Film Review Essay, Online Supplement, Resources

Teaching Post-Mao China: Two Classic Films

Introduction The Story of Qiu Ju and Beijing Bicycle are two films that have been used in classrooms since they were produced (1992 and 2001, respectively). Today, these films are still relevant to high school and undergraduate students studying history, literature, and related courses about China, as they offer a picture of the grand scale of societal change that has happened in China in recent decades. Both films illustrate contemporary China and the dichotomy between urban and rural life the...

Film Review Essay, Resources

The Films of Hayao Miyazaki: Shinto, Nature, and the Environment

The films of Hayao Miyazaki are some of the most popular in Japan and the rest of the world. Perhaps his most famous work, Spirited Away, is the highest-grossing domestic film in Japanese history. (note 1) It also won the Academy Award for Best Animated Feature in 2003. Over the past two decades, the Walt Disney Company has reissued English-language versions of Miyazaki’s films with the voice talents of such famous actors as Patrick Stewart, Claire Danes, and Billy Bob Thornton. Often, these f...

Film Review Essay, Resources

Assignment China: A Documentary Series on American Reporting on China

Journalism is the first draft of history. Now is a good time to look back on the journalism of the United States’ relations with China and help our students understand how China has been reported and to be active and sophisticated users of the new media they seem to prefer. Assignment China is a well-researched and beautifully produced projected eight-part documentary series written and reported by veteran Asia correspondent Mike Chinoy and produced by Clayton Dube for the US China Institu...

Film Review Essay, Resources

Honor and Sacrifice: The Roy Matsumoto Story

Honor and Sacrifice: The Roy Matsumoto Story is an excellent case study that vividly illustrates issues surrounding early twentieth-century Japanese immigrants to the United States, their American-born children, and Japanese American military service during the Second World War. Narrated from the perspective of Roy Matsumoto’s daughter, Karen, the film has the intimate tone of a friend telling old family stories. The narrative begins with Roy’s father, Wakaji Matsumoto, arriving from Jap...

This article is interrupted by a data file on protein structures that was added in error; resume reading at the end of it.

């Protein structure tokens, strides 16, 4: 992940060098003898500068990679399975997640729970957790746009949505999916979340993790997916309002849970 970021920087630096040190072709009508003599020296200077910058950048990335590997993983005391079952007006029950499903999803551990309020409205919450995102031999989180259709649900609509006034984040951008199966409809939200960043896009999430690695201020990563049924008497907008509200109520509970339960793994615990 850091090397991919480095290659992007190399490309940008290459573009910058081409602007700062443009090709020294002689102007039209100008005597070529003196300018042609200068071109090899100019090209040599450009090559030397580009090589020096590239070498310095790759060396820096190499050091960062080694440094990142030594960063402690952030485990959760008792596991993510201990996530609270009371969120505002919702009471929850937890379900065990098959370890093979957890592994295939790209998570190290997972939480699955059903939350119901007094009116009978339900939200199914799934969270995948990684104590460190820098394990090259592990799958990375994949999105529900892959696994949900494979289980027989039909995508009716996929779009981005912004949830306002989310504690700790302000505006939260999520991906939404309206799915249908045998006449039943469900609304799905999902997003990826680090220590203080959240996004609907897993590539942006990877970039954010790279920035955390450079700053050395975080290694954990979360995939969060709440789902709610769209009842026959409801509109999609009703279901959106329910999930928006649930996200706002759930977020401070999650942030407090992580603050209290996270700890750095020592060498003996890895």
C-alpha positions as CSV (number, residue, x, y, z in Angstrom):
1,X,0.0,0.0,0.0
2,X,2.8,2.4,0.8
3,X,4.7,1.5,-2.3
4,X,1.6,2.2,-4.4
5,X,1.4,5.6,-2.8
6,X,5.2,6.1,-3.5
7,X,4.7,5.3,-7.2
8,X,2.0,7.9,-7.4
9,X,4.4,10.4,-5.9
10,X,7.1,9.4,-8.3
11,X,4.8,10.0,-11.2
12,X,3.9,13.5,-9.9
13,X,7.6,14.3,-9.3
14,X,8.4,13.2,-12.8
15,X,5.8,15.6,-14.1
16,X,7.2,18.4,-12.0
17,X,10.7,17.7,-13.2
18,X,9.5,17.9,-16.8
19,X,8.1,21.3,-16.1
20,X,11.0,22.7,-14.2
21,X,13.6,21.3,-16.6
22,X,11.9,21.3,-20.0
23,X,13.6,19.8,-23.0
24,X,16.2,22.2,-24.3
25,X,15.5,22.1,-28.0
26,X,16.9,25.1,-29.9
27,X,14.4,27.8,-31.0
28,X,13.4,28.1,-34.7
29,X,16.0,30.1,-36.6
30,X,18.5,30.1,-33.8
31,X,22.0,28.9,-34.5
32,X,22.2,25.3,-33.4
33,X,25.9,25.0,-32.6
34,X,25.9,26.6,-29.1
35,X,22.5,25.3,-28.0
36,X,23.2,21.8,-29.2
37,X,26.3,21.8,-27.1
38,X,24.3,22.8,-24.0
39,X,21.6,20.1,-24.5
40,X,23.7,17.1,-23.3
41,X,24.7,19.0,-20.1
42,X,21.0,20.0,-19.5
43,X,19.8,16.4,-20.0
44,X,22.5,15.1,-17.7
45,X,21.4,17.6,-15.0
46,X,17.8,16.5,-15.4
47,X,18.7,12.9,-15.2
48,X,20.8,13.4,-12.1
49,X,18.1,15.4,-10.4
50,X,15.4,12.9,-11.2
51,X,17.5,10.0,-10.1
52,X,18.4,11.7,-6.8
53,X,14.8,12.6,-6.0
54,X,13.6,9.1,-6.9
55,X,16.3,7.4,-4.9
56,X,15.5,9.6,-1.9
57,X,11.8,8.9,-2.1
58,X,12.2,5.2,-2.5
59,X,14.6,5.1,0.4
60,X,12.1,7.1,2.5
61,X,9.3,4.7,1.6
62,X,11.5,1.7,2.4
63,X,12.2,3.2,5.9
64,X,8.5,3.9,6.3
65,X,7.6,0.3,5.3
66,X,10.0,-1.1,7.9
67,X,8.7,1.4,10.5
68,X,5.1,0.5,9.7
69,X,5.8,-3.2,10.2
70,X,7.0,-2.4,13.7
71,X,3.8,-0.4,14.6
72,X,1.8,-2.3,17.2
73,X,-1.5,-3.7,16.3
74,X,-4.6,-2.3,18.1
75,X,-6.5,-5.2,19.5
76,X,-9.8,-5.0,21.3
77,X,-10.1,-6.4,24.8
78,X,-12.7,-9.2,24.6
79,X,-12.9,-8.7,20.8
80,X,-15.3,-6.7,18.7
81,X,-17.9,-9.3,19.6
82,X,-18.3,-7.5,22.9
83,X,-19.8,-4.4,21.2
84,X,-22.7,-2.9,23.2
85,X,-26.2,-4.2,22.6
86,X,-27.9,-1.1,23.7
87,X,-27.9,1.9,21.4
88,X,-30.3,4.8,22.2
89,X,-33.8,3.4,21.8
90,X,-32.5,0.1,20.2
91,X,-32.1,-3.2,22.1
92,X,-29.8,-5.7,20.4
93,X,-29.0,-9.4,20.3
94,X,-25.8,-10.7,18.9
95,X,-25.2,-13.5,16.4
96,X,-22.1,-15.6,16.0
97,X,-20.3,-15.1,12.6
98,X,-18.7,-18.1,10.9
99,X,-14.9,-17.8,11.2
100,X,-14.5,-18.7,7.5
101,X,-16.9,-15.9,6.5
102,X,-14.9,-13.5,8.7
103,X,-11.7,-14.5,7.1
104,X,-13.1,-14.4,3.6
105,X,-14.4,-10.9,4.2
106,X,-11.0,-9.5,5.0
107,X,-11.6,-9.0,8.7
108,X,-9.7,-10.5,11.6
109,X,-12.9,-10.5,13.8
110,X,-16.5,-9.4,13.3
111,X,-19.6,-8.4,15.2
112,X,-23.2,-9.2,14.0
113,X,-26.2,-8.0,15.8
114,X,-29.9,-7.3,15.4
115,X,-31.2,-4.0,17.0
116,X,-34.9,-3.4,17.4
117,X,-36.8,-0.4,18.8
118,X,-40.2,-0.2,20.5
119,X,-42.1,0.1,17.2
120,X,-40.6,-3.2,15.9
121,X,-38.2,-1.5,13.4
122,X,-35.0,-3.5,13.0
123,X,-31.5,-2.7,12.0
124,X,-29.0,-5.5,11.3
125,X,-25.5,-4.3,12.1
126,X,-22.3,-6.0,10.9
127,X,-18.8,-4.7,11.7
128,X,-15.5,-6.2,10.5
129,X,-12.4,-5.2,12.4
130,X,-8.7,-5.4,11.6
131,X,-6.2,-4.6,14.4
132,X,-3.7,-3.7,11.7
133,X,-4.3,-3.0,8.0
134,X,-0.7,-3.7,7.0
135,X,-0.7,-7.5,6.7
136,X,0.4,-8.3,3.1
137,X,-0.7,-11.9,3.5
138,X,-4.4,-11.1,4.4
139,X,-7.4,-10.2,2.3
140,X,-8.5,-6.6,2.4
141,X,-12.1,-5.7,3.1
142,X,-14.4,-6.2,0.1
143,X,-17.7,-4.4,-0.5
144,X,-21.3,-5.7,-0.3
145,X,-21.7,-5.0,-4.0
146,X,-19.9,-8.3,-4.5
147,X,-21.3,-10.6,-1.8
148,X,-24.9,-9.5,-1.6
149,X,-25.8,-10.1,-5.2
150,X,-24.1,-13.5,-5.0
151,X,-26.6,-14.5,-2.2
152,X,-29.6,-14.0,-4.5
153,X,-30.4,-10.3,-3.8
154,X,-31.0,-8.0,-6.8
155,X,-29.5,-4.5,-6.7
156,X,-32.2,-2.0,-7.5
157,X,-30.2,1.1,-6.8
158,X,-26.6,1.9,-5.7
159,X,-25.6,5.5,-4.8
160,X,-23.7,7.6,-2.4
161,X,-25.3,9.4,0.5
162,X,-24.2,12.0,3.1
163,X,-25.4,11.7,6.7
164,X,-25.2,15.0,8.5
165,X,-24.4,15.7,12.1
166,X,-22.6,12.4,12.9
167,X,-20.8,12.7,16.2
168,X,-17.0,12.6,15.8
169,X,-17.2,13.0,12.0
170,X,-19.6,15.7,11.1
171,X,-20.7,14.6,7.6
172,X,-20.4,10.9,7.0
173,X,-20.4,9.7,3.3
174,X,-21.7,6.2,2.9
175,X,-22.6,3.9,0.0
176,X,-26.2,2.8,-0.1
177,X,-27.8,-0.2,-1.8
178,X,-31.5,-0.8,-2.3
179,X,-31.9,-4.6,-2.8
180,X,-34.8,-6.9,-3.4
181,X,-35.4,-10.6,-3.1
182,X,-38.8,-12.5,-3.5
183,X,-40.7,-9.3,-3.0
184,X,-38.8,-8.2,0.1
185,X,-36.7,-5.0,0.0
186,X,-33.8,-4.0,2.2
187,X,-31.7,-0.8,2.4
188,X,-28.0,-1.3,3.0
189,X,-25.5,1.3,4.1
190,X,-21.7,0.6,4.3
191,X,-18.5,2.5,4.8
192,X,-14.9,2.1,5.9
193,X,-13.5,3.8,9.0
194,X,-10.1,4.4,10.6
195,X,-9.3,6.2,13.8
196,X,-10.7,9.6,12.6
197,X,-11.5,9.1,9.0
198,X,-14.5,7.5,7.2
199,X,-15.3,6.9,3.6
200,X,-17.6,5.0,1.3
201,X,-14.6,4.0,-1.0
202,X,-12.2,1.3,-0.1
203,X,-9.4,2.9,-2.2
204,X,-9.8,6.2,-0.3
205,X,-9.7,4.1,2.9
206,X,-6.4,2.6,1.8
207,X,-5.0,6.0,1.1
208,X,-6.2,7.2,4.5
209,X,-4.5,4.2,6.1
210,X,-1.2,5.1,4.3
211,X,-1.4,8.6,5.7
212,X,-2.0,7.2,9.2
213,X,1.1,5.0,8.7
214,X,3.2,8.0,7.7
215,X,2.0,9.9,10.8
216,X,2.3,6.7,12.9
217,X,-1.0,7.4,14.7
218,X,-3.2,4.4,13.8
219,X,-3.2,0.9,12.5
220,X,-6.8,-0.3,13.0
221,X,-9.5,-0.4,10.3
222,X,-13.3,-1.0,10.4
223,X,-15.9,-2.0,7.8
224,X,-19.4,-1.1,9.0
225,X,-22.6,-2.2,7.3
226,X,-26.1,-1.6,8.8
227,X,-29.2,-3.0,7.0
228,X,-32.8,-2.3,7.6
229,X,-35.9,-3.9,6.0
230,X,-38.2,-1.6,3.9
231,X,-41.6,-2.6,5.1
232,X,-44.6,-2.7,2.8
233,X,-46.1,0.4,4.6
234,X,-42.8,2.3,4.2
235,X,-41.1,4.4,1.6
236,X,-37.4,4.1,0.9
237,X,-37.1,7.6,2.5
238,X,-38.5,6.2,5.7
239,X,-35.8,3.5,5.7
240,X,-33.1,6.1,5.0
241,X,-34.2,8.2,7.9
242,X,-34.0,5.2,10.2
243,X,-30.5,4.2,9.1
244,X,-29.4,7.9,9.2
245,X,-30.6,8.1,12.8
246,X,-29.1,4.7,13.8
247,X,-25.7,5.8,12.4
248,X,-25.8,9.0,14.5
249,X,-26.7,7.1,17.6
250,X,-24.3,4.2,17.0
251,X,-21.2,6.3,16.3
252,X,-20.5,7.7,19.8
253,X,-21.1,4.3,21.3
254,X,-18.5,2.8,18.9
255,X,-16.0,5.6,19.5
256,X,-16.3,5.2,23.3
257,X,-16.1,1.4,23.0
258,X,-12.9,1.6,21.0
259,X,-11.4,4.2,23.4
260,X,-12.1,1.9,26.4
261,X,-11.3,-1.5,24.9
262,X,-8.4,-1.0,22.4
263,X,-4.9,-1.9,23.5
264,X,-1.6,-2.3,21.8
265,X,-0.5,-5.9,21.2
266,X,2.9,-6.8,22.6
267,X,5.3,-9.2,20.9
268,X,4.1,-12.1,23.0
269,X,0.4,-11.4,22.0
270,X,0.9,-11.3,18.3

Film Review Essay, Resources

In The Grey Zone and A2-B-C

In the Grey Zone In these two highly revealing documentaries on the Japan triple disaster (earthquake, tsunami, and Fukushima nuclear accident) of March 2011, film director Ian Thomas Ash gives us a picture of the Japanese people struggling with the immensity of the event. An American who has lived in Japan for eleven years, Ash’s command of the Japanese language, his patient ability to wait for answers from those he interviews, and his gentle mix of the visual harshness of the disaster cont...

Film Review Essay, Online Supplement

Shifting Gender Roles in Postwar Japan: The On-Screen Life of Actress Hara Setsuko

Hara Setsuko (born Aida Masae, 1920) is one of Japan’s most admired actresses from its golden age of cinema. During her twenty-eight-year career, spanning the mid-1930s to early 1960s, she appeared in over one hundred feature films. Best known for her portrayals of ordinary, middle-class women, Hara’s performances were anything but ordinary. With large, expressive eyes and striking features, her unforgettable depictions of women from all stages of life, including daughters, wives, mothers an...

Film Review Essay, Online Supplement

Mrs. Judo: Be Strong, Be Gentle, Be Beautiful

“Be strong, be gentle, be beautiful” is not only the essence of the art and sport of judo, but a clear six-word biographical description of the life of Fukuda Keiko, AKA Mrs. Judo. The only woman in judo’s history (since 1882) to achieve the difficult tenth-degree black belt, Fukuda’s life is not only the story of achievement in a sport, but the struggle to overcome tradition and sexism. Japan’s men expected their wives to be at home each evening, when judo classes were taught. But Fuk...